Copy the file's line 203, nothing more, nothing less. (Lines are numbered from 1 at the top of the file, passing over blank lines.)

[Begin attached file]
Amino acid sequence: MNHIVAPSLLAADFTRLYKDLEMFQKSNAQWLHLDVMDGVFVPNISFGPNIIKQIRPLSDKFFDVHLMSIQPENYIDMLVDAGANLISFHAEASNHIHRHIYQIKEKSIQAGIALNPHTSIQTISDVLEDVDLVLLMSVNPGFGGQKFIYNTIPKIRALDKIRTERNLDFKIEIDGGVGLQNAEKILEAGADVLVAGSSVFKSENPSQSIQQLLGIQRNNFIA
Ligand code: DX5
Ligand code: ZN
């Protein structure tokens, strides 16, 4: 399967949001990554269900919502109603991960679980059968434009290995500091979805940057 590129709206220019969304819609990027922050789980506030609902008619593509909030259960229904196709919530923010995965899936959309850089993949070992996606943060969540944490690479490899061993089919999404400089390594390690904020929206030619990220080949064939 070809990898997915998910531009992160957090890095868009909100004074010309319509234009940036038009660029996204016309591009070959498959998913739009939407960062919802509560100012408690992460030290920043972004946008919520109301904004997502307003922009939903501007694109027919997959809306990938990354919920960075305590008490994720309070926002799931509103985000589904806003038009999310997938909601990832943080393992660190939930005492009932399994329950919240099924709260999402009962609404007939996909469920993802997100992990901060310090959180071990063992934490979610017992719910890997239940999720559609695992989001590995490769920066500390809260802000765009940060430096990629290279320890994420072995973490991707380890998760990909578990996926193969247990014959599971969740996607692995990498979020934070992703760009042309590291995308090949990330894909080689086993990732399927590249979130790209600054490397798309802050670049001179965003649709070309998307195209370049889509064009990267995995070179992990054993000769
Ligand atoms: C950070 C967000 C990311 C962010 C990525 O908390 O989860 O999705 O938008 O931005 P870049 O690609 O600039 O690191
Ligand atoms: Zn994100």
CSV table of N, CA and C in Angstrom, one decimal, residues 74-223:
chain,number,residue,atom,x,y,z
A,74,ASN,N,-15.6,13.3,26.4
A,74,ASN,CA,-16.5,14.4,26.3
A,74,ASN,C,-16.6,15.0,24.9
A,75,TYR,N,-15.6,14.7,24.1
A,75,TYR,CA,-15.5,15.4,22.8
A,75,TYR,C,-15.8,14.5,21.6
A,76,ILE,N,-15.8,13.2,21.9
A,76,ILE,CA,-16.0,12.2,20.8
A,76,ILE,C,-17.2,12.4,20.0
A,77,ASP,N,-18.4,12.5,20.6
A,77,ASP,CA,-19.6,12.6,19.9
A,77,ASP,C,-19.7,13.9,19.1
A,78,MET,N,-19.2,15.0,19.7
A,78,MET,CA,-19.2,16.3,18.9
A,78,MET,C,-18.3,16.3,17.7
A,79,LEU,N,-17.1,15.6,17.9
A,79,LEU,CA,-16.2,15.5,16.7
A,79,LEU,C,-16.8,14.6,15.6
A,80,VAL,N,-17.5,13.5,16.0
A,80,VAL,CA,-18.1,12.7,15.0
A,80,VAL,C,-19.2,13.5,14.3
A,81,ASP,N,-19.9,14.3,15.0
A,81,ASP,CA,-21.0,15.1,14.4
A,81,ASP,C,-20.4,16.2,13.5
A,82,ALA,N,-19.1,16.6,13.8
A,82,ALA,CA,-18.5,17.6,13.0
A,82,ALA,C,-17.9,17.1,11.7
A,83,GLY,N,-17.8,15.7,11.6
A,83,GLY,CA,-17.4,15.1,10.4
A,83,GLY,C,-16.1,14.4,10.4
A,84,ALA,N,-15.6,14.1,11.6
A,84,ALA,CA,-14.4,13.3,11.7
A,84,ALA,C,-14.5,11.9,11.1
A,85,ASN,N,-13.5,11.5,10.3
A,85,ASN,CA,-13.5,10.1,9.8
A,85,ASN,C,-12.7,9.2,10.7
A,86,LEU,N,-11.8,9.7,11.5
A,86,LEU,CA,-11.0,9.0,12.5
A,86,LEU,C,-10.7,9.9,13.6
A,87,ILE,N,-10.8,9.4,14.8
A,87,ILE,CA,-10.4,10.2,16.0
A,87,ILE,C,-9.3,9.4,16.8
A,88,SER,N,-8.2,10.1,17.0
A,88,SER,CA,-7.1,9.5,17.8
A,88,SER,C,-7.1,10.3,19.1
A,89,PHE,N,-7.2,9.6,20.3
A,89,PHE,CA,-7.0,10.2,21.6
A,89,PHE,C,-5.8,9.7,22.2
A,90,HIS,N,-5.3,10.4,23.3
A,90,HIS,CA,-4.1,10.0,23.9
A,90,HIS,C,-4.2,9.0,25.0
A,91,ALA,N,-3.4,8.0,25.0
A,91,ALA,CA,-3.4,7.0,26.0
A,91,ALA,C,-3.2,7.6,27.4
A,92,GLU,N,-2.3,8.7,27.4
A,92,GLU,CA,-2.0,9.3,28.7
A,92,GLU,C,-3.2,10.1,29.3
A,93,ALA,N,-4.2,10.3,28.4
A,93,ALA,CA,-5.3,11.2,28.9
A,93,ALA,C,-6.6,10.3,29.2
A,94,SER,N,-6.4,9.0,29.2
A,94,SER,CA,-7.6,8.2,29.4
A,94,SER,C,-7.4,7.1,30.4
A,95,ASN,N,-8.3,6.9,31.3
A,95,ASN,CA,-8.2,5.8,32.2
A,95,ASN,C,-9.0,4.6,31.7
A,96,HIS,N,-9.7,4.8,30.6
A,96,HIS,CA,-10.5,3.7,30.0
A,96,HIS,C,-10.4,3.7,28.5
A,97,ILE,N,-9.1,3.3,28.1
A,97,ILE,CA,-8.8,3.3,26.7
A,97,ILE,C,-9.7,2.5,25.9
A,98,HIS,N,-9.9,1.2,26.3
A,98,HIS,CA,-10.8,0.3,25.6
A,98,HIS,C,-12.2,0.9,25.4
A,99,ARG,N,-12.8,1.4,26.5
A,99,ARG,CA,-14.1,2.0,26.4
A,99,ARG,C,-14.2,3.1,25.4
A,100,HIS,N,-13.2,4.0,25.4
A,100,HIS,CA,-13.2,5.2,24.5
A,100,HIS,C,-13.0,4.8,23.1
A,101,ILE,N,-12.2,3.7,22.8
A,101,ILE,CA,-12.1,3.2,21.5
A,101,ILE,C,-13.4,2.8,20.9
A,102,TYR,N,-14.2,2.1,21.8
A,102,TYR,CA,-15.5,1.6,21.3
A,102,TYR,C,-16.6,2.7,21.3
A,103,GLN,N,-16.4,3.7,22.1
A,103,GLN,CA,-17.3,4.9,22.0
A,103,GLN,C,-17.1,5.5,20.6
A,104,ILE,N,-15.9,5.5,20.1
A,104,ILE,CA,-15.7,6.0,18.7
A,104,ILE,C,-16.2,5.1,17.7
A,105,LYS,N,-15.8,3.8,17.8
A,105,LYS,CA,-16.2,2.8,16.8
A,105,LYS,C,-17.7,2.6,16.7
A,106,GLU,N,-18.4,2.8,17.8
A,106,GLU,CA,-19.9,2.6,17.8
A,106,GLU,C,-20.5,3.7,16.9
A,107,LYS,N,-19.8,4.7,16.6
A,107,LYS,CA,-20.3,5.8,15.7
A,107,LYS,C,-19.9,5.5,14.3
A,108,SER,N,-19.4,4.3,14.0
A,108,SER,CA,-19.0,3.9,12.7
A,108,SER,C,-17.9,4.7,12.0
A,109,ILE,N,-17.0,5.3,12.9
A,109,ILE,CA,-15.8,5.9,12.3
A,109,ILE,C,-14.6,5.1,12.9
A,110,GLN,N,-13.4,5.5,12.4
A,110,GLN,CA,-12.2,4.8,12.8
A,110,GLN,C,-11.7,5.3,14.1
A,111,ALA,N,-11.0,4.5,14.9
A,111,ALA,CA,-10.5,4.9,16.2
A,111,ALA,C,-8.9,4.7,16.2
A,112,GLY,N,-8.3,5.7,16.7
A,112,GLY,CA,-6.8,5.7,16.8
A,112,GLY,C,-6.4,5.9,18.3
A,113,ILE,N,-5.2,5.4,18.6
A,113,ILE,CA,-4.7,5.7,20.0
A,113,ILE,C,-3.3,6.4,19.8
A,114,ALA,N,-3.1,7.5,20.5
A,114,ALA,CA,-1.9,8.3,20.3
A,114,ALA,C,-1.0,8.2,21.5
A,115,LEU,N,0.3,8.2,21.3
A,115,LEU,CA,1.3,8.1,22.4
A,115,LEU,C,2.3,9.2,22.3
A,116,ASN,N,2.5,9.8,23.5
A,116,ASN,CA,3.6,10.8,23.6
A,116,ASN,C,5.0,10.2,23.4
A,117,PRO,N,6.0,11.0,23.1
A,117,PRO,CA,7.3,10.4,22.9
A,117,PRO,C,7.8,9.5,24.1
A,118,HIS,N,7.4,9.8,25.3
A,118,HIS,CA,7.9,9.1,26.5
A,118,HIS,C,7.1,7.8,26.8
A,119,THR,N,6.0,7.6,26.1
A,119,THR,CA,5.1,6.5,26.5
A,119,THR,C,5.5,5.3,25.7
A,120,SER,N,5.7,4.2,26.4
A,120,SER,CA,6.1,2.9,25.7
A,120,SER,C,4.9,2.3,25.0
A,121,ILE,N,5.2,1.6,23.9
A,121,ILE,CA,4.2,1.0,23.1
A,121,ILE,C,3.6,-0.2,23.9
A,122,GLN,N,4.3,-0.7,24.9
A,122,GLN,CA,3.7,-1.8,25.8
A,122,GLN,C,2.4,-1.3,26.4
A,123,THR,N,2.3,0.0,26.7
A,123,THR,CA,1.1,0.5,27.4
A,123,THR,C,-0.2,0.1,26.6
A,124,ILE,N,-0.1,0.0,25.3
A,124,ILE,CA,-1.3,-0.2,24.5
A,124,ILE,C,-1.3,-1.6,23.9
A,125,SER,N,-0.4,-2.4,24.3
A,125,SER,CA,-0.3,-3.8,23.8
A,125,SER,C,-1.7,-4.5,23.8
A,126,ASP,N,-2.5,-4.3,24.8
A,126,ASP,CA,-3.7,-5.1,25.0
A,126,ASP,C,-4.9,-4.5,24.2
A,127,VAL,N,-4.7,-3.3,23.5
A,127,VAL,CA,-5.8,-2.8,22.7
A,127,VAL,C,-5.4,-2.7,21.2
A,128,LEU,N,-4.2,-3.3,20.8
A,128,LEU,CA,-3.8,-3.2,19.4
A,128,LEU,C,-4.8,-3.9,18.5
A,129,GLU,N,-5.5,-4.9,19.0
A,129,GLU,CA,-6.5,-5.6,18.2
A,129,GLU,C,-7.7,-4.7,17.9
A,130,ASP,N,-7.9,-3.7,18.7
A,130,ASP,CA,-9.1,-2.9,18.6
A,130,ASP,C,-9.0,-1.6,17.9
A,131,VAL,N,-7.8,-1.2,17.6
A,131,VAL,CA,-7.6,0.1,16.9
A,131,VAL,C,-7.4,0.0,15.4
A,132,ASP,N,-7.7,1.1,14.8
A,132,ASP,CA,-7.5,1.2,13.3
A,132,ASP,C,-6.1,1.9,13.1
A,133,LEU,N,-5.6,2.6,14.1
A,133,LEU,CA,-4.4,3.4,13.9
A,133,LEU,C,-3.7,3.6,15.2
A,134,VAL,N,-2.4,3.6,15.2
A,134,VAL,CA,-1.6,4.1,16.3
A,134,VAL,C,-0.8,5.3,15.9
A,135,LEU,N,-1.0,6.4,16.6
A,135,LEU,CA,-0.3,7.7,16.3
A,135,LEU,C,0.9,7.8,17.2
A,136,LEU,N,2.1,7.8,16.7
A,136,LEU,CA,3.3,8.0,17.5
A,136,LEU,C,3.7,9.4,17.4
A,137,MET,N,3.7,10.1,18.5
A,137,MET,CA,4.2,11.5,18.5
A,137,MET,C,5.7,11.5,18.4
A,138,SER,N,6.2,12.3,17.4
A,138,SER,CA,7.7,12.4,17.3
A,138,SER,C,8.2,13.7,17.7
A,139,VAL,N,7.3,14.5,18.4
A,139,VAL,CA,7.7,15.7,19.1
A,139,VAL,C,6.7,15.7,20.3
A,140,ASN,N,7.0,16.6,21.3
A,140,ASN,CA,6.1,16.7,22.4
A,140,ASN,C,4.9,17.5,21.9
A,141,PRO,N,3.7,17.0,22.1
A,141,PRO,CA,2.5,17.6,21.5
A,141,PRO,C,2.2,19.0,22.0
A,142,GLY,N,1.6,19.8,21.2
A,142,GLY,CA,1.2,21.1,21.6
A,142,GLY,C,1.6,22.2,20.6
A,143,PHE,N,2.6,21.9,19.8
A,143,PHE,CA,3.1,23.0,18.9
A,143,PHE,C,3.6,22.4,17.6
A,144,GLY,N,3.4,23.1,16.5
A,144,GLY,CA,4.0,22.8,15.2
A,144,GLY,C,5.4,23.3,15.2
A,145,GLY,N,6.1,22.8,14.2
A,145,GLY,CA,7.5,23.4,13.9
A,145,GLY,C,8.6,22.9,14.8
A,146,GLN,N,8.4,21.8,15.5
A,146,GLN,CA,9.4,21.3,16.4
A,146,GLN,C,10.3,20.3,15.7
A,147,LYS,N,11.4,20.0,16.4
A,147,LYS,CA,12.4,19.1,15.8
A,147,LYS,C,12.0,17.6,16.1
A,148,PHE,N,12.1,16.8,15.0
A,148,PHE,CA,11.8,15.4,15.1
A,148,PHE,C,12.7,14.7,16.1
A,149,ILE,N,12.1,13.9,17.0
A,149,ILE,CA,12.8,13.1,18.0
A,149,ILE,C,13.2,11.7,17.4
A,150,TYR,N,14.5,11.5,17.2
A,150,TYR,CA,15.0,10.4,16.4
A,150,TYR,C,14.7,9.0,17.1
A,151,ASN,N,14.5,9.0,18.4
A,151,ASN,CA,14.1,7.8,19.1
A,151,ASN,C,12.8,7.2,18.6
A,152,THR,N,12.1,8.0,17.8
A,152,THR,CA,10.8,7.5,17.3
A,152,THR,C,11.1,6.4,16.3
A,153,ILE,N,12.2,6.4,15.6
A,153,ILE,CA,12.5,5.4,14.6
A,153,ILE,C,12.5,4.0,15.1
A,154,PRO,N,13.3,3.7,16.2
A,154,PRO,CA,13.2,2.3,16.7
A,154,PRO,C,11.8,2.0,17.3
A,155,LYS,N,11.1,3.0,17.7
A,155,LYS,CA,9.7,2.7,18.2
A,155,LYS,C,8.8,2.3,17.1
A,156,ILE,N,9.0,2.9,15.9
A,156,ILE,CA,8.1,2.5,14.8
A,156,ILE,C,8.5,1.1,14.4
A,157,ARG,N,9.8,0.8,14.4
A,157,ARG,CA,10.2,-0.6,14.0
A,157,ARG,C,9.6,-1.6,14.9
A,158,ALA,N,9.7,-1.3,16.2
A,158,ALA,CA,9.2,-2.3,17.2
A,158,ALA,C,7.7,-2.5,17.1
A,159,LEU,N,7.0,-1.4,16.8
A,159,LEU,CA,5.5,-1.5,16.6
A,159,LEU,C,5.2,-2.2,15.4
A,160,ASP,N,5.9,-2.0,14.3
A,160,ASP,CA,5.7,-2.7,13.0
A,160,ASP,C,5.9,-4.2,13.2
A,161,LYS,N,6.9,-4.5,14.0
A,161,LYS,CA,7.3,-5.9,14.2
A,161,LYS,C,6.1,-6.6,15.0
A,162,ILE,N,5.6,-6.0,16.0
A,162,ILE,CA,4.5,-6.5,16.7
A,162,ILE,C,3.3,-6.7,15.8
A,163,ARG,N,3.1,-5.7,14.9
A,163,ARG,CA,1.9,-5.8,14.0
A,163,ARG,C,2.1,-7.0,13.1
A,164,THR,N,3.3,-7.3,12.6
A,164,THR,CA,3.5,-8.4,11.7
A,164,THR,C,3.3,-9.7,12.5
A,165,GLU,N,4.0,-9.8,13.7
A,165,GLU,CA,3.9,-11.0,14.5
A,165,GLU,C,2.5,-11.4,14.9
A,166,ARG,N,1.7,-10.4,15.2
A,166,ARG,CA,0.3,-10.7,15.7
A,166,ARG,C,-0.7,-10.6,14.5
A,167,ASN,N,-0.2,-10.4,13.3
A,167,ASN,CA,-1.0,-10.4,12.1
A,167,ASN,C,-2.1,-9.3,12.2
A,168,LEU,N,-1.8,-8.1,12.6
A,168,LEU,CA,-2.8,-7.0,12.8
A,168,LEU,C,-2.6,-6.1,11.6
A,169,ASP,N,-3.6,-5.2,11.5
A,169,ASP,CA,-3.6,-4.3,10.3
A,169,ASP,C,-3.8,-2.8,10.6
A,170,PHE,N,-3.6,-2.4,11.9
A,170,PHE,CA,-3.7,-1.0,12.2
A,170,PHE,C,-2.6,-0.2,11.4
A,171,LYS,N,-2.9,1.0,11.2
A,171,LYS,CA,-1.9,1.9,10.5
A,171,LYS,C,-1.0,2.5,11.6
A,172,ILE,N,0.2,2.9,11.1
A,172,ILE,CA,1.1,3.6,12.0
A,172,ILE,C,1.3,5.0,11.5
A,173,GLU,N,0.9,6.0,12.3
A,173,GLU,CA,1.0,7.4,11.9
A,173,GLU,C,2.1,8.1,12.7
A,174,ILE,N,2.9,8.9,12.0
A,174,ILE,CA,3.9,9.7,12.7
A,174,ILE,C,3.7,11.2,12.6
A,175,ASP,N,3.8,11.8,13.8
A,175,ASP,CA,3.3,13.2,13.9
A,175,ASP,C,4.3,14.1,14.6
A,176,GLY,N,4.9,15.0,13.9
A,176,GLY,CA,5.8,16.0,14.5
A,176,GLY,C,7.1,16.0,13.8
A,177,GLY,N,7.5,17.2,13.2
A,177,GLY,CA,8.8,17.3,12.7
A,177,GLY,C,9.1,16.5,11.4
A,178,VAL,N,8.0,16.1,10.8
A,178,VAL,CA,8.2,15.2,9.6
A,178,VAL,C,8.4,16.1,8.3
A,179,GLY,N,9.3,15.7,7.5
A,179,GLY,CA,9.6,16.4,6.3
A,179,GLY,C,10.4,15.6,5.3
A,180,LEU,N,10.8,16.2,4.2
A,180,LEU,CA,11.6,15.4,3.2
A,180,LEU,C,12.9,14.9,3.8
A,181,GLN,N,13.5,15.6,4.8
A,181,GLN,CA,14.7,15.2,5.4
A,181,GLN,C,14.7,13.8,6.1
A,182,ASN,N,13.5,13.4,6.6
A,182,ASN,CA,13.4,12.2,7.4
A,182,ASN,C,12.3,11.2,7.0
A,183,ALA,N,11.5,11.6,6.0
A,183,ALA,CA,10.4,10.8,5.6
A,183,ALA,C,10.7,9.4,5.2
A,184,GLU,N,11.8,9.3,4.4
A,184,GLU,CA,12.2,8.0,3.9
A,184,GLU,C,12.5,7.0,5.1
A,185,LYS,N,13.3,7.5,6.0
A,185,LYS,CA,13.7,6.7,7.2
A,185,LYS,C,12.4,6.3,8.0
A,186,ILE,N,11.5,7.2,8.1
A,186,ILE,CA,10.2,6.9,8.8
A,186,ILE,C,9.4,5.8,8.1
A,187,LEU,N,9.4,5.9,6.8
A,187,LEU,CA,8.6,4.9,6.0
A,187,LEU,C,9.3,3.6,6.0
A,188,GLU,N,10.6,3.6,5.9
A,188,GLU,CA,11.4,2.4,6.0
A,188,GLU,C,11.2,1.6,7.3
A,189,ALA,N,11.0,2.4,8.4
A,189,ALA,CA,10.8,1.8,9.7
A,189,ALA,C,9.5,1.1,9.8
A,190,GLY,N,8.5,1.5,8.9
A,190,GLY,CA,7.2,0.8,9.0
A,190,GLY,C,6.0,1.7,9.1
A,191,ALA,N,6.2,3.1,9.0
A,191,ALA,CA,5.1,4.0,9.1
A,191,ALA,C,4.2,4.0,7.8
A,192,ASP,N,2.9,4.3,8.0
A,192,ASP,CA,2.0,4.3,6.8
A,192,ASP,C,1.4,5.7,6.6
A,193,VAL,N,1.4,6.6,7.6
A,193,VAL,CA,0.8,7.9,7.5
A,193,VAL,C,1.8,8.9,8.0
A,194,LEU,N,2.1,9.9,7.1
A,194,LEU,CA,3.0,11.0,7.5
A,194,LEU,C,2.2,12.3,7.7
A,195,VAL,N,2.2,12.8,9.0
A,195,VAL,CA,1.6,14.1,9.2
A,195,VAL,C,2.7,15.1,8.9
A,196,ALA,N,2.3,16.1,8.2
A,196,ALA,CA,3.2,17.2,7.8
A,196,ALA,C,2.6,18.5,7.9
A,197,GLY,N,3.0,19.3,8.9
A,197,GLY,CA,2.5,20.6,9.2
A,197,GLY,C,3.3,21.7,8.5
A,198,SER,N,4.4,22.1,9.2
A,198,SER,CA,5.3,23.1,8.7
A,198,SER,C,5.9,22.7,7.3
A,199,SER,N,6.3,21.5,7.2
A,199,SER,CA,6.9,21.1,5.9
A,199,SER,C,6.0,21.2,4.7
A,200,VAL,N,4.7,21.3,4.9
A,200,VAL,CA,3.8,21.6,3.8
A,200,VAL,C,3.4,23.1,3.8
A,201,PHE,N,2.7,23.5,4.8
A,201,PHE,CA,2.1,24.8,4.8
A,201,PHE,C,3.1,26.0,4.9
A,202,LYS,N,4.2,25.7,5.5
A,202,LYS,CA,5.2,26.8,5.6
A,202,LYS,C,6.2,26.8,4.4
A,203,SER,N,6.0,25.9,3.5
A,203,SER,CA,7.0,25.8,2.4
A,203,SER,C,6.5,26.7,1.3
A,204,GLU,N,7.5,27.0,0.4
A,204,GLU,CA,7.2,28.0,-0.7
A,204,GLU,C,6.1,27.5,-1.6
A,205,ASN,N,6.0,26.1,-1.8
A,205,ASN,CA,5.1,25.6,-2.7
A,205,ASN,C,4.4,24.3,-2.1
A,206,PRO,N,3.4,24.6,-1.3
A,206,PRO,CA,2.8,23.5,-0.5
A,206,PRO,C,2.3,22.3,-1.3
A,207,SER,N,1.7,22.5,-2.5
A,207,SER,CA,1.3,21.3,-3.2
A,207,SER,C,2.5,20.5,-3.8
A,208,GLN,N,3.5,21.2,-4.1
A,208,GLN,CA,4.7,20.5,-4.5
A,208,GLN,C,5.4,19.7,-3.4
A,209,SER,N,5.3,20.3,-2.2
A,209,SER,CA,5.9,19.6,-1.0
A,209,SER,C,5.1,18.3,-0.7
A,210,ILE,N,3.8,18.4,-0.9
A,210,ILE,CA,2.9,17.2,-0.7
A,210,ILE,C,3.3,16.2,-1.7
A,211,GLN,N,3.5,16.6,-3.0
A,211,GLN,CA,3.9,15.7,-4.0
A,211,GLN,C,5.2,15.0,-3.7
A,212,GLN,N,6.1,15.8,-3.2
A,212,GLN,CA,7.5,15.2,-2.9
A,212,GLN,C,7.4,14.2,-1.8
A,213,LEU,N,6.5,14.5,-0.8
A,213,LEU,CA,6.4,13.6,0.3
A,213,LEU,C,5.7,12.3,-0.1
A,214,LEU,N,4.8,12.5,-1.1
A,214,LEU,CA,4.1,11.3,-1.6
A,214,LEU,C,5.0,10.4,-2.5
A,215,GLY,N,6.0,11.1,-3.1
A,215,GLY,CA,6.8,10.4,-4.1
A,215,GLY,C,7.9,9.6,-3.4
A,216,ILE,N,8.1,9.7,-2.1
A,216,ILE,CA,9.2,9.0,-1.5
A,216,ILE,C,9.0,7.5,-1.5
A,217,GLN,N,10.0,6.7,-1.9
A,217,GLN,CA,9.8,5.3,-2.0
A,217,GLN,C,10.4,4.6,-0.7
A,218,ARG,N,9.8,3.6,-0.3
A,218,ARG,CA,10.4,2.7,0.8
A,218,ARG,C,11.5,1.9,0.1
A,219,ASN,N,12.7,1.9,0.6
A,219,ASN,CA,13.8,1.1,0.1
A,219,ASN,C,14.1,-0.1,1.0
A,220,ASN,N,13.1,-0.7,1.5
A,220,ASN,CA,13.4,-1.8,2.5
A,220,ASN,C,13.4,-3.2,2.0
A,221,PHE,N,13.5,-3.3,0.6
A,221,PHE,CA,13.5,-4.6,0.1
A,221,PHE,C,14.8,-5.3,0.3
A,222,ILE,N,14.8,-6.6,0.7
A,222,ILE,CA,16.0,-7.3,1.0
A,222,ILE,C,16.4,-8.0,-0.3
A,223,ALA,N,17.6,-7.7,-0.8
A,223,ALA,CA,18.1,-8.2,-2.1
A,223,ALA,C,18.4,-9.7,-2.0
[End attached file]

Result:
A,138,SER,C,8.2,13.7,17.7